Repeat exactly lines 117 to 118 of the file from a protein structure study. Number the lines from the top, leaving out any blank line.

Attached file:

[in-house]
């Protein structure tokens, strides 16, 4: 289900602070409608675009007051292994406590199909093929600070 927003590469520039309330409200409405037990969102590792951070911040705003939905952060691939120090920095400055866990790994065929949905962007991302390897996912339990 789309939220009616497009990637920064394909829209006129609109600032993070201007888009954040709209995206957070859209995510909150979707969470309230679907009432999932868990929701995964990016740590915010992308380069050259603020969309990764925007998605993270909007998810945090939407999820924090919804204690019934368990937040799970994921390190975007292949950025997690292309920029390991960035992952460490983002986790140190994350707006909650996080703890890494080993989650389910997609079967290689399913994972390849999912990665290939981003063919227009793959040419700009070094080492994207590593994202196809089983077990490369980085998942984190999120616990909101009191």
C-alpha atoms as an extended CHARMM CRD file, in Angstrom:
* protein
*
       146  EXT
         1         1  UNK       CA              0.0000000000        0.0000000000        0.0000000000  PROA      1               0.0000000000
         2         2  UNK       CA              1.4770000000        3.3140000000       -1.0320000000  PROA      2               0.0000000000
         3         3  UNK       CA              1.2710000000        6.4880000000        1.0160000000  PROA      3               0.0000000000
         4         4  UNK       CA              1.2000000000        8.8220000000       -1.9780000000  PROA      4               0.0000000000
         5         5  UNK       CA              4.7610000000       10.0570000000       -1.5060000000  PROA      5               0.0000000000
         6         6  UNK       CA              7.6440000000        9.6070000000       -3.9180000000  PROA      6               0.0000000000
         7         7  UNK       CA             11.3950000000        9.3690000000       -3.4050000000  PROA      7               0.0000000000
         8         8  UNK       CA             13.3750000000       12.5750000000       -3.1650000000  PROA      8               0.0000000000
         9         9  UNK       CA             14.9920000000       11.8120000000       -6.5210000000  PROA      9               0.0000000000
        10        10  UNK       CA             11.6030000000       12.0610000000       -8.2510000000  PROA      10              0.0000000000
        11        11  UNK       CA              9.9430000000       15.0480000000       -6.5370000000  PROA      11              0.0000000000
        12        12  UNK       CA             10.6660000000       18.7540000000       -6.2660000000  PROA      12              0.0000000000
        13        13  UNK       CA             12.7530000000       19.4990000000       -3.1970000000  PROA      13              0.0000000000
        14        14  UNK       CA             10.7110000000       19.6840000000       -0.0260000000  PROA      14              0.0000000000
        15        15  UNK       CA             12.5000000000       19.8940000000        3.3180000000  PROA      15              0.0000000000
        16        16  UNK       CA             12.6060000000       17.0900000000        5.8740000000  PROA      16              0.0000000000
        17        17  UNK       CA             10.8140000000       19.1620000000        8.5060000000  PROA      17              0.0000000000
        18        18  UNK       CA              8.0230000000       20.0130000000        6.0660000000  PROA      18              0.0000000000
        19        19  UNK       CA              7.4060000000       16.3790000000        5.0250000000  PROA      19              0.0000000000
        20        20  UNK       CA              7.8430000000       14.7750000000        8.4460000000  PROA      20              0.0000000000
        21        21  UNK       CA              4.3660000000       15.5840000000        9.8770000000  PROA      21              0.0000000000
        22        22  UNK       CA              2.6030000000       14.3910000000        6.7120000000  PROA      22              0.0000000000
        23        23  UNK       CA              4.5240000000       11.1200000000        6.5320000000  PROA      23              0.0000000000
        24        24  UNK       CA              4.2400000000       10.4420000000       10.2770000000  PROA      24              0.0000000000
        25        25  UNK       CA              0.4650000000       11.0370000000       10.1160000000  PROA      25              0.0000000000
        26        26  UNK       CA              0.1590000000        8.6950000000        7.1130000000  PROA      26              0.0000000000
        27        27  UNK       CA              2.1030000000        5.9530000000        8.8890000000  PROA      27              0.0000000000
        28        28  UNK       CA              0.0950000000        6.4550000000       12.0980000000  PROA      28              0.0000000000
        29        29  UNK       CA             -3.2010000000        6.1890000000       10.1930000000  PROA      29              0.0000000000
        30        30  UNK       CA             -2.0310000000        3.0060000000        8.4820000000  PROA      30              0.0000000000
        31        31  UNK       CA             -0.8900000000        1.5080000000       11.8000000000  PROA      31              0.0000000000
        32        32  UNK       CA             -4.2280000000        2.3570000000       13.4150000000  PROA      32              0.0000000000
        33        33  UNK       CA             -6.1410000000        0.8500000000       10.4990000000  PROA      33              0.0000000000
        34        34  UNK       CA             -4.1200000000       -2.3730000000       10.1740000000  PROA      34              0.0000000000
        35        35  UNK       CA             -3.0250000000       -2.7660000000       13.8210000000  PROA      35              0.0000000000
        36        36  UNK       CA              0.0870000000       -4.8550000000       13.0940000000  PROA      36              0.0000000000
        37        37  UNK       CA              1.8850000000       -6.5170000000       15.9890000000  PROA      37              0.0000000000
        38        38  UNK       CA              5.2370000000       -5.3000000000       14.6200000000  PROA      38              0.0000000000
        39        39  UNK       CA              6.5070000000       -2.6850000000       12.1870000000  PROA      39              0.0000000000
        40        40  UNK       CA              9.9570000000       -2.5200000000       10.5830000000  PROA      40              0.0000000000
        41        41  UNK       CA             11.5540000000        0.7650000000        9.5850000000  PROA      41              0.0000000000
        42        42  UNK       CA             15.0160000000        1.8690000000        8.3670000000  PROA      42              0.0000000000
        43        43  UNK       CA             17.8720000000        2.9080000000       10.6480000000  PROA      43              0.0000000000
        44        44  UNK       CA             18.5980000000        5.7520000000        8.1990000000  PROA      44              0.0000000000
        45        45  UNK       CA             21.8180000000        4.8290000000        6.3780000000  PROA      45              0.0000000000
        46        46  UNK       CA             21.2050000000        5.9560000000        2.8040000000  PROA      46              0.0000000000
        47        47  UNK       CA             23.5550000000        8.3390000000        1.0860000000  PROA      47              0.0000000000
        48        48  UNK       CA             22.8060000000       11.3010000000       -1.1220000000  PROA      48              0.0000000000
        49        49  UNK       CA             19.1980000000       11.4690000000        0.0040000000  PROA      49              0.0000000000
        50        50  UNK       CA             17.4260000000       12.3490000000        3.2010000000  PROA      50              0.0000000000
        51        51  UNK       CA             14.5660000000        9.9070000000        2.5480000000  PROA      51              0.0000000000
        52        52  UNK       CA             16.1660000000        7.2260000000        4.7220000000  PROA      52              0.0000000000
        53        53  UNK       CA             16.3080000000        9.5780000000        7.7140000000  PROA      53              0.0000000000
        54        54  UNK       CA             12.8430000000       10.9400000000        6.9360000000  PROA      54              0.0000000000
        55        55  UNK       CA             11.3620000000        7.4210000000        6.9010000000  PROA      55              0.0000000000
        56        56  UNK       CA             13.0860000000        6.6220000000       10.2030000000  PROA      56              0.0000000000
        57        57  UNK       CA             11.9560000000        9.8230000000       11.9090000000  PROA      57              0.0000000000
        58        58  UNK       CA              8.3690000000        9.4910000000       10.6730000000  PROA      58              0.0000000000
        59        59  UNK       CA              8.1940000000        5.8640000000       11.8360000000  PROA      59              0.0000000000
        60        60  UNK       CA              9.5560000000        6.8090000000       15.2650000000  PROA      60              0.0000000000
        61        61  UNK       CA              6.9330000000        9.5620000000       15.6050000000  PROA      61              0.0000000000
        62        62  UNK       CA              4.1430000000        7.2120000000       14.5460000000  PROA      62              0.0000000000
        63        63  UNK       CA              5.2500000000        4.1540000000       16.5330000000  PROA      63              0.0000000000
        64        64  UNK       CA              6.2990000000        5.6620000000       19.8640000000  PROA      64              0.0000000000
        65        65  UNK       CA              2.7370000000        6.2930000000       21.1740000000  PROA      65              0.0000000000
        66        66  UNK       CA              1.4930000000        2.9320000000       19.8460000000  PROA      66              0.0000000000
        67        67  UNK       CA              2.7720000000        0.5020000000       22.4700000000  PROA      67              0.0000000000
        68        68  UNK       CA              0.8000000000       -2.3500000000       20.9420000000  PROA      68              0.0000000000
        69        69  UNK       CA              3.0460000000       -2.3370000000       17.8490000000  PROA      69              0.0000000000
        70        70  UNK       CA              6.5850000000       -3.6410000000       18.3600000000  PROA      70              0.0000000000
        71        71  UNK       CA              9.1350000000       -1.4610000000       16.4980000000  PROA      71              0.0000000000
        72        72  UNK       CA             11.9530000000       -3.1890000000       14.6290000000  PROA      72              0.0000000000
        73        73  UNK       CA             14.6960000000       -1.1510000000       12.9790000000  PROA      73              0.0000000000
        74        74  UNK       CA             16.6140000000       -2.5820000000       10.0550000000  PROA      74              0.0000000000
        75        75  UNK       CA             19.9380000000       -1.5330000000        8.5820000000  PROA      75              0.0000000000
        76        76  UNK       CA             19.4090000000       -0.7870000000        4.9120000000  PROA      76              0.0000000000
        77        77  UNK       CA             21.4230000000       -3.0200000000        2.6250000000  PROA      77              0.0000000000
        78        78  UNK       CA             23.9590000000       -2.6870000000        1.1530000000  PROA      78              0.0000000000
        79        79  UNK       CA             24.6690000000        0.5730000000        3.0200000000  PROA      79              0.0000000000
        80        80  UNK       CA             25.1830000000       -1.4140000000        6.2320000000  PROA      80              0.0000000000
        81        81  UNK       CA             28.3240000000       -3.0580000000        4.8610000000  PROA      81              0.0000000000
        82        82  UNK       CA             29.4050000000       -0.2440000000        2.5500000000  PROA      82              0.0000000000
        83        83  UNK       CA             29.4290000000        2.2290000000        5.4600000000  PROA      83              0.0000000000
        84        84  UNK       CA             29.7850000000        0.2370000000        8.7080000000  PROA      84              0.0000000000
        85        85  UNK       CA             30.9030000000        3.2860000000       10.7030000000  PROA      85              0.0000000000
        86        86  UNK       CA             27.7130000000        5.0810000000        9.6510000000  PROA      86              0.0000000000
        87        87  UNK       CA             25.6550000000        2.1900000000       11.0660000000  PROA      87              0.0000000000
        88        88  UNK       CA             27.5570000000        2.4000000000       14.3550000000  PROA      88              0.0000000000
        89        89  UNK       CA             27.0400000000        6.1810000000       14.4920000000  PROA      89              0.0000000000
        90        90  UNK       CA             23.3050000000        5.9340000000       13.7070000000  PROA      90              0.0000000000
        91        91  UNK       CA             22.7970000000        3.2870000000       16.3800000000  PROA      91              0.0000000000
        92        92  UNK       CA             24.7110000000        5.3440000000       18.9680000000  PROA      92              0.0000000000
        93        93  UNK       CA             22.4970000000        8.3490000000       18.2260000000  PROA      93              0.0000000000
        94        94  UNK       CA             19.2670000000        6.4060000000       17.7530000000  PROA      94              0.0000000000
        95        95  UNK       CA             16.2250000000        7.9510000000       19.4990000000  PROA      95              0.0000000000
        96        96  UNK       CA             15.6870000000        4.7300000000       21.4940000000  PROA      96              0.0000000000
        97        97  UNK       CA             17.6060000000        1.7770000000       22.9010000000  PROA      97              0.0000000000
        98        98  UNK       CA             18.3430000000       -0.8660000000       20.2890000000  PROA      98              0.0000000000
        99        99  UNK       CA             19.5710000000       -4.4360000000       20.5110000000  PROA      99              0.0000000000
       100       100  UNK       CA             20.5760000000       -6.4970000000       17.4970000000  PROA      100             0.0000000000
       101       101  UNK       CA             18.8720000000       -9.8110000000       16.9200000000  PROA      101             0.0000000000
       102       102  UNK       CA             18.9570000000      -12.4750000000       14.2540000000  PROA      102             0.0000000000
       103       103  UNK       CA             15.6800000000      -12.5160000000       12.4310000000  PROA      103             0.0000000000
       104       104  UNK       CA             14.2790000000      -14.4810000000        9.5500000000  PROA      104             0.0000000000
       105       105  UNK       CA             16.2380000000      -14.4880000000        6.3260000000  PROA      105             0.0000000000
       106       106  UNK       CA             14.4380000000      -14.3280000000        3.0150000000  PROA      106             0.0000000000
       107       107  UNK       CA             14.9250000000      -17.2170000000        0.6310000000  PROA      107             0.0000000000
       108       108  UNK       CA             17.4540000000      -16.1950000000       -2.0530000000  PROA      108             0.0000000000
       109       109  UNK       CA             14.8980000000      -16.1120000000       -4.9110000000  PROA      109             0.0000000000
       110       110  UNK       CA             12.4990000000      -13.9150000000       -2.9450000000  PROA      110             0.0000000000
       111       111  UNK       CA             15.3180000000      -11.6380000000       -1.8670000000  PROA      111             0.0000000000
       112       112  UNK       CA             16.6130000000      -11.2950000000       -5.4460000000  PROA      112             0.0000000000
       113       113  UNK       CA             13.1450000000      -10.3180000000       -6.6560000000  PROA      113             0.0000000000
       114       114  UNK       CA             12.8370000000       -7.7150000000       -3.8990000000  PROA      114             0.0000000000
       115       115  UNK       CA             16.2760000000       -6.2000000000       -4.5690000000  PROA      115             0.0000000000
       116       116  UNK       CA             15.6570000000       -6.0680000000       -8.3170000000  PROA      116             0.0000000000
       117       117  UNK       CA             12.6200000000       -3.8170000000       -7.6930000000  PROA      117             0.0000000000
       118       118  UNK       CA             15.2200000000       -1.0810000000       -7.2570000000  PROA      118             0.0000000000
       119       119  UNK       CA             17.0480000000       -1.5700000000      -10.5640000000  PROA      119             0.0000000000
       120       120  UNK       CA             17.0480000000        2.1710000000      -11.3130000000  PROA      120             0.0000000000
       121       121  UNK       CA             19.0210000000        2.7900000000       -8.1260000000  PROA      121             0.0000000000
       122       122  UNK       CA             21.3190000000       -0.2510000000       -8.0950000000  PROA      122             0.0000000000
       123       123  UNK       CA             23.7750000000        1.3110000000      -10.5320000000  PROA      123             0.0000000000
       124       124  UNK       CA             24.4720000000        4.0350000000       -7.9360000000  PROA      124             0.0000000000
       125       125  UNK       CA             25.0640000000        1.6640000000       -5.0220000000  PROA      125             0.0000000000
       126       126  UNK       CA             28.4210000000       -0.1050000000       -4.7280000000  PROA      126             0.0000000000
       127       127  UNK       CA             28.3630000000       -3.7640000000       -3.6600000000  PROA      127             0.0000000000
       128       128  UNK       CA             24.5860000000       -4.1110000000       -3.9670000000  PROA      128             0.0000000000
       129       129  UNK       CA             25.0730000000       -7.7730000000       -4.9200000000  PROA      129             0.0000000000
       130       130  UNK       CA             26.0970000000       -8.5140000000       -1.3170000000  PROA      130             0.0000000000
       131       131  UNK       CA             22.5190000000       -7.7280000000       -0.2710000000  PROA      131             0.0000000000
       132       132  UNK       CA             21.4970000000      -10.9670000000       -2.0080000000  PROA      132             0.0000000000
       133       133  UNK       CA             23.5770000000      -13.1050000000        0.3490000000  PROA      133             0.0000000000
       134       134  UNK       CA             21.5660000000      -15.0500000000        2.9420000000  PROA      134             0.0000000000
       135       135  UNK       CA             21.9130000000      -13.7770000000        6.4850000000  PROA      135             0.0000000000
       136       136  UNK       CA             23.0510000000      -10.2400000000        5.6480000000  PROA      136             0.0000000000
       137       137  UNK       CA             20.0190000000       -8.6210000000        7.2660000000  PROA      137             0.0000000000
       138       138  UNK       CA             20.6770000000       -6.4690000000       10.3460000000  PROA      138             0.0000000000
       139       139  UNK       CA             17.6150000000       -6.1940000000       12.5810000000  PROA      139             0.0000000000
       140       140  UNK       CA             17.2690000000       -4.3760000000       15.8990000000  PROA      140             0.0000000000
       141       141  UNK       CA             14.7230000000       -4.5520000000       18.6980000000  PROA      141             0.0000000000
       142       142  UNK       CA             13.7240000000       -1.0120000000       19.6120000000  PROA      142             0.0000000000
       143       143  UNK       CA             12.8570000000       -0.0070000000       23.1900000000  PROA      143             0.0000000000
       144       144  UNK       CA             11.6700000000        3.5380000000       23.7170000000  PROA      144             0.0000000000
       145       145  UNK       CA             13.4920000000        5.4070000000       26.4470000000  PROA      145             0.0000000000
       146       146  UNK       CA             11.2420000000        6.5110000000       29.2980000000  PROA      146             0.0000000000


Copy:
       111       111  UNK       CA             15.3180000000      -11.6380000000       -1.8670000000  PROA      111             0.0000000000
       112       112  UNK       CA             16.6130000000      -11.2950000000       -5.4460000000  PROA      112             0.0000000000